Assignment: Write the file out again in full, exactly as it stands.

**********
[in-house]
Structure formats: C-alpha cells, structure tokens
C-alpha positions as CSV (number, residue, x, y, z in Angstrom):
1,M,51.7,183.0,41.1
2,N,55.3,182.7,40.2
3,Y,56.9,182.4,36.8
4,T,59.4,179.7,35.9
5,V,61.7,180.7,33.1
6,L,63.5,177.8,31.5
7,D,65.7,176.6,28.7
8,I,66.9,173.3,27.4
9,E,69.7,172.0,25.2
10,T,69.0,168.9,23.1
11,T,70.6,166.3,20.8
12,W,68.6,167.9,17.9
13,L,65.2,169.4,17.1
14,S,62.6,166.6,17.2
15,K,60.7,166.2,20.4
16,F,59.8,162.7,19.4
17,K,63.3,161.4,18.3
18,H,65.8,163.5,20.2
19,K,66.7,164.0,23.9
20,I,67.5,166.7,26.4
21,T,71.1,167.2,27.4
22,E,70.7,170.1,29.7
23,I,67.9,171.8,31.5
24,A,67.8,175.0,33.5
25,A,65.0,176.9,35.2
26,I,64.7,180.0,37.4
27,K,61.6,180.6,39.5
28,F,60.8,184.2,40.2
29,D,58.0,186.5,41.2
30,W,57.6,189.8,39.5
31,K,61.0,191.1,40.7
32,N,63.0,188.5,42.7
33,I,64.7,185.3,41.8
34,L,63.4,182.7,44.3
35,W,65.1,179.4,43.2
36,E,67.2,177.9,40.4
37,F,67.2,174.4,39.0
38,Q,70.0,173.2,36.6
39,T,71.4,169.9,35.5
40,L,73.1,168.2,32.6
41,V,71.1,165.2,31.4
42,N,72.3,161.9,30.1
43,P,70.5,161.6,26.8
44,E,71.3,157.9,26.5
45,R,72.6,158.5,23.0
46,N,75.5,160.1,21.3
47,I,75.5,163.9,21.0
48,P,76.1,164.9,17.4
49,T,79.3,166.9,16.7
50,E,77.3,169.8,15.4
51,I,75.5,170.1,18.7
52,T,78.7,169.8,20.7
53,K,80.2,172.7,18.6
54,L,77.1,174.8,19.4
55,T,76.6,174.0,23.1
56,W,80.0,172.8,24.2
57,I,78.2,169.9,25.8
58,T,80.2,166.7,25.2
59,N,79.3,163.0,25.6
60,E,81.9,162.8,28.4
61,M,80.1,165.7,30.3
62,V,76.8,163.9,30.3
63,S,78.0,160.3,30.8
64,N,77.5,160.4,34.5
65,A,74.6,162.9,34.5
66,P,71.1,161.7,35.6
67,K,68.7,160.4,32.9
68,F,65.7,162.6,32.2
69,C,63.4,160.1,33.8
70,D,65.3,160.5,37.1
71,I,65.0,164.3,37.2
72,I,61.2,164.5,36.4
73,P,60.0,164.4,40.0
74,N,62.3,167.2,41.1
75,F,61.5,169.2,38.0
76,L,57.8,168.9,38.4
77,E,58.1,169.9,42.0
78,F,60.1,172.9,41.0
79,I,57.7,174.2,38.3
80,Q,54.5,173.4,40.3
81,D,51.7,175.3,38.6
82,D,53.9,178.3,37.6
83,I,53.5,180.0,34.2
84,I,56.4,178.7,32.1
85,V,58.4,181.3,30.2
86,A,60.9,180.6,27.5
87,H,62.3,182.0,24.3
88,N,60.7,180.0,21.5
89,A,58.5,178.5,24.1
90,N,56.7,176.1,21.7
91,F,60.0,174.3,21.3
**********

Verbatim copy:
[in-house]
Structure formats: C-alpha cells, structure tokens
C-alpha positions as CSV (number, residue, x, y, z in Angstrom):
1,M,51.7,183.0,41.1
2,N,55.3,182.7,40.2
3,Y,56.9,182.4,36.8
4,T,59.4,179.7,35.9
5,V,61.7,180.7,33.1
6,L,63.5,177.8,31.5
7,D,65.7,176.6,28.7
8,I,66.9,173.3,27.4
9,E,69.7,172.0,25.2
10,T,69.0,168.9,23.1
11,T,70.6,166.3,20.8
12,W,68.6,167.9,17.9
13,L,65.2,169.4,17.1
14,S,62.6,166.6,17.2
15,K,60.7,166.2,20.4
16,F,59.8,162.7,19.4
17,K,63.3,161.4,18.3
18,H,65.8,163.5,20.2
19,K,66.7,164.0,23.9
20,I,67.5,166.7,26.4
21,T,71.1,167.2,27.4
22,E,70.7,170.1,29.7
23,I,67.9,171.8,31.5
24,A,67.8,175.0,33.5
25,A,65.0,176.9,35.2
26,I,64.7,180.0,37.4
27,K,61.6,180.6,39.5
28,F,60.8,184.2,40.2
29,D,58.0,186.5,41.2
30,W,57.6,189.8,39.5
31,K,61.0,191.1,40.7
32,N,63.0,188.5,42.7
33,I,64.7,185.3,41.8
34,L,63.4,182.7,44.3
35,W,65.1,179.4,43.2
36,E,67.2,177.9,40.4
37,F,67.2,174.4,39.0
38,Q,70.0,173.2,36.6
39,T,71.4,169.9,35.5
40,L,73.1,168.2,32.6
41,V,71.1,165.2,31.4
42,N,72.3,161.9,30.1
43,P,70.5,161.6,26.8
44,E,71.3,157.9,26.5
45,R,72.6,158.5,23.0
46,N,75.5,160.1,21.3
47,I,75.5,163.9,21.0
48,P,76.1,164.9,17.4
49,T,79.3,166.9,16.7
50,E,77.3,169.8,15.4
51,I,75.5,170.1,18.7
52,T,78.7,169.8,20.7
53,K,80.2,172.7,18.6
54,L,77.1,174.8,19.4
55,T,76.6,174.0,23.1
56,W,80.0,172.8,24.2
57,I,78.2,169.9,25.8
58,T,80.2,166.7,25.2
59,N,79.3,163.0,25.6
60,E,81.9,162.8,28.4
61,M,80.1,165.7,30.3
62,V,76.8,163.9,30.3
63,S,78.0,160.3,30.8
64,N,77.5,160.4,34.5
65,A,74.6,162.9,34.5
66,P,71.1,161.7,35.6
67,K,68.7,160.4,32.9
68,F,65.7,162.6,32.2
69,C,63.4,160.1,33.8
70,D,65.3,160.5,37.1
71,I,65.0,164.3,37.2
72,I,61.2,164.5,36.4
73,P,60.0,164.4,40.0
74,N,62.3,167.2,41.1
75,F,61.5,169.2,38.0
76,L,57.8,168.9,38.4
77,E,58.1,169.9,42.0
78,F,60.1,172.9,41.0
79,I,57.7,174.2,38.3
80,Q,54.5,173.4,40.3
81,D,51.7,175.3,38.6
82,D,53.9,178.3,37.6
83,I,53.5,180.0,34.2
84,I,56.4,178.7,32.1
85,V,58.4,181.3,30.2
86,A,60.9,180.6,27.5
87,H,62.3,182.0,24.3
88,N,60.7,180.0,21.5
89,A,58.5,178.5,24.1
90,N,56.7,176.1,21.7
91,F,60.0,174.3,21.3